Digital transformation is impacting every facet of a company’s operations. This may include human resources, marketing, collaboration, and consumer processes. For restaurants, in particular, it is becoming increasingly common to digitalise processes like inventory management, online ordering, point-of-sale (POS) systems, and more.
These efforts to digitalise, however, are not pursued for the sheer novelty of it. Today, it is becoming increasingly vital for organisations to embrace technology as part of transformation strategies to create seamless and highly customised business processes across all channels.
Jumbo Group, a restaurant chain based in Singapore, recently teamed up with enterprise software giant SAP to scale its digitalisation plans. To learn more about how digital journeys work for such organisations, Frontier Enterprise got in touch with Ang Kiam Meng, Executive Director and Group CEO at Jumbo Group, along with Eileen Chua, Managing Director at SAP Singapore, to discuss the enterprise resource planning (ERP) software Jumbo uses, the impact of its deployment on Jumbo’s staff, and more.
First ERP foray
Jumbo’s initial taste with an ERP system was seven years ago, with another vendor. “This was when ERP was still a niche solution,” noted Ang. “With lack of available support, essential ERP knowledge, proper planning, and a strong vendor to guide us along with the implementation, our system was somewhat fragmented. We had to make various modifications to our standard system flow and setup, to cater to existing business practices,” he said.
However, the modifications posed challenges when Jumbo tried to utilise the systems for other business processes, as the data structure and configurations in the existing ERP system could not stitch up different parts of the business processes seamlessly.
“To make the interface more user-friendly, we also developed our proprietary application to facilitate the processes performed by our outlet staff, who are usually less tech-savvy,” Ang shared. Unfortunately for the restaurant chain, the development and maintenance of an entire app were time- and resource-consuming.
Jumbo recognised that a proper ERP system was critical to having adequate data maintenance, collection, and analysis. “Instead of trying to troubleshoot the issues with the existing system and rectify legacy issues, we decided to start fresh with an entirely new system,” Ang explained.
“This (fresh start) would give us a chance to evaluate and design our data from a clean slate, refine our business processes to align with industry practices, and take into consideration the needs and requirements of other users within the organisation, which seemed to be more rational and beneficial in the longer run, if executed properly,” he added.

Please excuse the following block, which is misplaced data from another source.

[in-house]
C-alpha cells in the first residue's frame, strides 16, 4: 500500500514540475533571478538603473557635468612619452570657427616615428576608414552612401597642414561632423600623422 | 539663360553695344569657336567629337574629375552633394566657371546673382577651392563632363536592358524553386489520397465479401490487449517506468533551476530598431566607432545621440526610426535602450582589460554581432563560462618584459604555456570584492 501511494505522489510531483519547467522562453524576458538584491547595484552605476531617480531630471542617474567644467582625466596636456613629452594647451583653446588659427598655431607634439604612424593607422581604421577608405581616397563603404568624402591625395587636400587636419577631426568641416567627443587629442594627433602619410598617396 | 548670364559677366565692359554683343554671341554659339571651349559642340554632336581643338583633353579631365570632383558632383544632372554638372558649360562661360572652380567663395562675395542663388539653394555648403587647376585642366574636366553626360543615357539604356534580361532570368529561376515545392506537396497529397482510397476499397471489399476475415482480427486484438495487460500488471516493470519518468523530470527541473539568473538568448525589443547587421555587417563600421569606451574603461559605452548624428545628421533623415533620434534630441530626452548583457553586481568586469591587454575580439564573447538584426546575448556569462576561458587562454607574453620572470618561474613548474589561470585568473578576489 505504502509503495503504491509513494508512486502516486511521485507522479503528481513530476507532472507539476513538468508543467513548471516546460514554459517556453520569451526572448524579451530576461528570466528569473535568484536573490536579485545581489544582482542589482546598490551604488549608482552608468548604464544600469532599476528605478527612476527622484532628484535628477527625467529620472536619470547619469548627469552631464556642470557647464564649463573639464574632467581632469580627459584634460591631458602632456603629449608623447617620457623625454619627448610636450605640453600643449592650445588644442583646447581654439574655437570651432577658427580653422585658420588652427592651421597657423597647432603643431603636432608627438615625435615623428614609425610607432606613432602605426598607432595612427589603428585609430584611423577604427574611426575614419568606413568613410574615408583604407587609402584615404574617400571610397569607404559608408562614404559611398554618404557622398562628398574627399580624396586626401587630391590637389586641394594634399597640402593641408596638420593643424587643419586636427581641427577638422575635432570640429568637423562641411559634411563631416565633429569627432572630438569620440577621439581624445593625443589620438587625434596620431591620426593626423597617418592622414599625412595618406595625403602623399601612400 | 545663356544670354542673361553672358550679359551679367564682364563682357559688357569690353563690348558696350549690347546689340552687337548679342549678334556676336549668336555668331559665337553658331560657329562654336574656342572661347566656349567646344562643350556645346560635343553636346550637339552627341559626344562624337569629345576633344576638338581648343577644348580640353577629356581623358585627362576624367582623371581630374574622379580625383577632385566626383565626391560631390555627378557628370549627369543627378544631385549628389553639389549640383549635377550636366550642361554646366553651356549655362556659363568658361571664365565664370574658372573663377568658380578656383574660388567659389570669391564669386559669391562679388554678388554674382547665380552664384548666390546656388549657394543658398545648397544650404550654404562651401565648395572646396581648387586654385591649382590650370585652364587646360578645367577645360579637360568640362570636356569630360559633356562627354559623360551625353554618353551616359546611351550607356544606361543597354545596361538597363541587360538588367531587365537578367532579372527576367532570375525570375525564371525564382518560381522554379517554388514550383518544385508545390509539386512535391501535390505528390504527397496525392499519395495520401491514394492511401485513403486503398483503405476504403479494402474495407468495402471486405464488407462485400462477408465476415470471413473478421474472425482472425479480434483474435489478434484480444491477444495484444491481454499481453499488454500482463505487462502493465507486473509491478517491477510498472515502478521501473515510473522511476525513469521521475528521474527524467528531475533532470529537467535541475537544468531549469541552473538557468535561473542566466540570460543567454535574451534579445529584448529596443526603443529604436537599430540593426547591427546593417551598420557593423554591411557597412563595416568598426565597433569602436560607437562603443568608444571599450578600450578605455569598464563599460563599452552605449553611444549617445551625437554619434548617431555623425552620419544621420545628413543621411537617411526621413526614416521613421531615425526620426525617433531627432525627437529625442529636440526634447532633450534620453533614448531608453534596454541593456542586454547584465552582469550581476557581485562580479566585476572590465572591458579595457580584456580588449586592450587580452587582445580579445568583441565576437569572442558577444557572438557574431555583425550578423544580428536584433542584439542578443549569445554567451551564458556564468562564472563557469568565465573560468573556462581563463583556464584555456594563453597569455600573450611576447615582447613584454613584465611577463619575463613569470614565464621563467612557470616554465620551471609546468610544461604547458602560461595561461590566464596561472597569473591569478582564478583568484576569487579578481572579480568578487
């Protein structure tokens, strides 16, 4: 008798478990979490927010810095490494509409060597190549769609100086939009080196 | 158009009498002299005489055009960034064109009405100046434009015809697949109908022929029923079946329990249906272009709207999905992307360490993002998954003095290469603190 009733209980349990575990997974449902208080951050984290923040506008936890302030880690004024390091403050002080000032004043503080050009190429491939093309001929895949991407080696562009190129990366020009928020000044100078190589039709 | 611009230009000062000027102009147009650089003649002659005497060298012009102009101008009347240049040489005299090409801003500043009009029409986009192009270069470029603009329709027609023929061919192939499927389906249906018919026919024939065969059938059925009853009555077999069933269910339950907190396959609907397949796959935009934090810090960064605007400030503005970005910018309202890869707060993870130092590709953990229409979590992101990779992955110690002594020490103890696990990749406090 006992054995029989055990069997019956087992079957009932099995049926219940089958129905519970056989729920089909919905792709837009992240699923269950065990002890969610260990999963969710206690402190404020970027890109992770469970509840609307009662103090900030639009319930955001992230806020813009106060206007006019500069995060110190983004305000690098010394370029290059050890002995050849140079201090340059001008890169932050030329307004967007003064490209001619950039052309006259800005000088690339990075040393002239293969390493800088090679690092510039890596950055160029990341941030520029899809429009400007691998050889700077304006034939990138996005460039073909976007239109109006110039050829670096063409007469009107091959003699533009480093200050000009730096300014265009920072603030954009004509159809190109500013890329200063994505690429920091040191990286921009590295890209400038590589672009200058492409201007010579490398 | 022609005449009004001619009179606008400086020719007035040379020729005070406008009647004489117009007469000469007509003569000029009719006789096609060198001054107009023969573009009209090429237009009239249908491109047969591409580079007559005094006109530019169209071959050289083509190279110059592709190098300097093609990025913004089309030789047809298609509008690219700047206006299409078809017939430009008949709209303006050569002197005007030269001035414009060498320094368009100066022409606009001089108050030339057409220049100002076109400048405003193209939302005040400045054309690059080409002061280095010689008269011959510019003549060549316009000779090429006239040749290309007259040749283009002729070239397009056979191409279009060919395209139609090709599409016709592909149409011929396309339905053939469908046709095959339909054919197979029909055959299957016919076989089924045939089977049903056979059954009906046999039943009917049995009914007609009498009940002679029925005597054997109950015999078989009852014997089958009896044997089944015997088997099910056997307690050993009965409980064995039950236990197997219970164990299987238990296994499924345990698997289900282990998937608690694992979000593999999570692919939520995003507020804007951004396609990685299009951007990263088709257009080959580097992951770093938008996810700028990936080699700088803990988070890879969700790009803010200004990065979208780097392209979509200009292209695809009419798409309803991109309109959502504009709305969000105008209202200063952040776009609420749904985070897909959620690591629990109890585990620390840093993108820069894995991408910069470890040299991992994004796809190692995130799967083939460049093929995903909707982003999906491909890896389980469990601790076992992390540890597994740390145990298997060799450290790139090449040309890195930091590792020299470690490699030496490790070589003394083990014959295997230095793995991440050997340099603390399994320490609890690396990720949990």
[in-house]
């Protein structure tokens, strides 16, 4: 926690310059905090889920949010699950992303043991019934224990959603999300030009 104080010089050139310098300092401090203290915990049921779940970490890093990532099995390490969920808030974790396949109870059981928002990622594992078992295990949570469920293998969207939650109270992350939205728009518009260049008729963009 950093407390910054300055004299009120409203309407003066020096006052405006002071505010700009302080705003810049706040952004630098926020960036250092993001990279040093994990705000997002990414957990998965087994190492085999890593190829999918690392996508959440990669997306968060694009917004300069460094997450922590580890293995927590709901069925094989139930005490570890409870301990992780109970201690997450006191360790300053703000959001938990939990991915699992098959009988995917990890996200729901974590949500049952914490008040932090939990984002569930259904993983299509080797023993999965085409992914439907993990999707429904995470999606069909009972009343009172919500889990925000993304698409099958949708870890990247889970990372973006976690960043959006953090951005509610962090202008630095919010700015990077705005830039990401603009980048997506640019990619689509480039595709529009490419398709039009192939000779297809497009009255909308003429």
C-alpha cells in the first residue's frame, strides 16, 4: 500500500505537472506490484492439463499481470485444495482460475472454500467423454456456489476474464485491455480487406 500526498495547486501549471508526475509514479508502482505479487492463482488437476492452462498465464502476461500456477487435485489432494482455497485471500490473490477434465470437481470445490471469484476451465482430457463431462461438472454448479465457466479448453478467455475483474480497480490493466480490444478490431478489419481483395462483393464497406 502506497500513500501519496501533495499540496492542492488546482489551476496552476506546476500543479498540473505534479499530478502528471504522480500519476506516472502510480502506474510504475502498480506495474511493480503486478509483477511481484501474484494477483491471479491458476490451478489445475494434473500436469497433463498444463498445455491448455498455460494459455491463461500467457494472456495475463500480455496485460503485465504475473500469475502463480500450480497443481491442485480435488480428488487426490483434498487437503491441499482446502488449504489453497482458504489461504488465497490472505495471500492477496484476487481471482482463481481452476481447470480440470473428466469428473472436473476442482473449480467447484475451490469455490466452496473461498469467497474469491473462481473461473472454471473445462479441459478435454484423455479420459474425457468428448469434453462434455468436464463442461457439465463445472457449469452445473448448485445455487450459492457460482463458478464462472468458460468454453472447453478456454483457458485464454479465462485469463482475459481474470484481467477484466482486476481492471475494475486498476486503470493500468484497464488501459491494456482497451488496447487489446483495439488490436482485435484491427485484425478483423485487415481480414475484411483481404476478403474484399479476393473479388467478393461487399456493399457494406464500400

Some of the key considerations that Jumbo had when choosing the solution included the following:
- It should be catered towards retail and F&B (food and beverage) operations, and have established workflows to address standard retail business processes and needs.
- A consolidated master data framework to ensure consistencies in data flow.
- System interoperability so it could integrate with different point-of-sale (POS) systems and other applications/systems used by the company.
- Availability of resources for do-it-yourself troubleshooting and an abundance of professional expertise in implementation and addressing complex issues.
- An easy-to-navigate interface for end-users at our outlets.
Ang said SAP’s S/4HANA and Customer Activity Repository (CAR) solutions meet most of these key requirements.
According to Ang, Jumbo’s POS system is integrated with CAR, which serves as a central repository of all their sales data “at the most granular level”. CAR is said to act as a data integrity control check, with almost “no tolerance for errors” in data reconciliation, said Ang.
Moreover, Jumbo is integrating S/4 HANA with their business intelligence tool to make data and analysis available to and convenient for their managers.
While still in the initial phase of system implementation, Ang observed that SAP’s ERP has significantly impacted Jumbo’s outlet staff, particularly their chefs, as well as their central system colleagues.
“We have migrated several manual processes into the system, and it’s fair to say that many are still getting used to the new workflows and the idea of having to navigate the system,” Ang remarked. “Though faced with some resistance initially, many of our staff are slowly embracing the changes as they start to see the value to Jumbo.”